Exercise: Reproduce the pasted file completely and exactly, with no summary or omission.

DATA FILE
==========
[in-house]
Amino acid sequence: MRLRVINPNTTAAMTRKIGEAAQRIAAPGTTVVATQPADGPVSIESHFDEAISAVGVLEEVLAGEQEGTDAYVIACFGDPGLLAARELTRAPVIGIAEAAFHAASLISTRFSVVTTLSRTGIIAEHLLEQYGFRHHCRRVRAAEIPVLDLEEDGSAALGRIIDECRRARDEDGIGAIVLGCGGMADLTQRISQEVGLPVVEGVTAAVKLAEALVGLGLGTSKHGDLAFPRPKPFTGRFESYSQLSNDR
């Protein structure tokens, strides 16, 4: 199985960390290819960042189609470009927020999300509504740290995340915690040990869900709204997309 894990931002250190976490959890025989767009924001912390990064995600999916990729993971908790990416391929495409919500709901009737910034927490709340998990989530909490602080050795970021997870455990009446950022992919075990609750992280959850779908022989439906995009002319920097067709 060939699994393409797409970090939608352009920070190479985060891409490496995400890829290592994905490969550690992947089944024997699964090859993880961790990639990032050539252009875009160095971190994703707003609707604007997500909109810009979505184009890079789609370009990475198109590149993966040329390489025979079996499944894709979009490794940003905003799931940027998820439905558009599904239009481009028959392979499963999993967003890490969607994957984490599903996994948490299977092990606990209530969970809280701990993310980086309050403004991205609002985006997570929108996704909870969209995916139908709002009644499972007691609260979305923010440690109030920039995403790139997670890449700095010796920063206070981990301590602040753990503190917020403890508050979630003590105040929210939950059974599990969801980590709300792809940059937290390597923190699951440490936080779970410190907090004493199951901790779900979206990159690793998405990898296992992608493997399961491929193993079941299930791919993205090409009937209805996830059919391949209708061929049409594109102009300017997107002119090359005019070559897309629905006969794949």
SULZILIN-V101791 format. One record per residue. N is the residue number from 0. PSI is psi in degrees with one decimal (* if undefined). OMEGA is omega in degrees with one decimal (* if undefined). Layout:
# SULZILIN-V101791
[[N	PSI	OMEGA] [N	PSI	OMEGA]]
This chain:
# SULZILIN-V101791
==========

[in-house]
Amino acid sequence: MRLRVINPNTTAAMTRKIGEAAQRIAAPGTTVVATQPADGPVSIESHFDEAISAVGVLEEVLAGEQEGTDAYVIACFGDPGLLAARELTRAPVIGIAEAAFHAASLISTRFSVVTTLSRTGIIAEHLLEQYGFRHHCRRVRAAEIPVLDLEEDGSAALGRIIDECRRARDEDGIGAIVLGCGGMADLTQRISQEVGLPVVEGVTAAVKLAEALVGLGLGTSKHGDLAFPRPKPFTGRFESYSQLSNDR
């Protein structure tokens, strides 16, 4: 199985960390290819960042189609470009927020999300509504740290995340915690040990869900709204997309 894990931002250190976490959890025989767009924001912390990064995600999916990729993971908790990416391929495409919500709901009737910034927490709340998990989530909490602080050795970021997870455990009446950022992919075990609750992280959850779908022989439906995009002319920097067709 060939699994393409797409970090939608352009920070190479985060891409490496995400890829290592994905490969550690992947089944024997699964090859993880961790990639990032050539252009875009160095971190994703707003609707604007997500909109810009979505184009890079789609370009990475198109590149993966040329390489025979079996499944894709979009490794940003905003799931940027998820439905558009599904239009481009028959392979499963999993967003890490969607994957984490599903996994948490299977092990606990209530969970809280701990993310980086309050403004991205609002985006997570929108996704909870969209995916139908709002009644499972007691609260979305923010440690109030920039995403790139997670890449700095010796920063206070981990301590602040753990503190917020403890508050979630003590105040929210939950059974599990969801980590709300792809940059937290390597923190699951440490936080779970410190907090004493199951901790779900979206990159690793998405990898296992992608493997399961491929193993079941299930791919993205090409009937209805996830059919391949209708061929049409594109102009300017997107002119090359005019070559897309629905006969794949």
SULZILIN-V101791 format. One record per residue. N is the residue number from 0. PSI is psi in degrees with one decimal (* if undefined). OMEGA is omega in degrees with one decimal (* if undefined). Layout:
# SULZILIN-V101791
[[N	PSI	OMEGA] [N	PSI	OMEGA]]
This chain:
# SULZILIN-V101791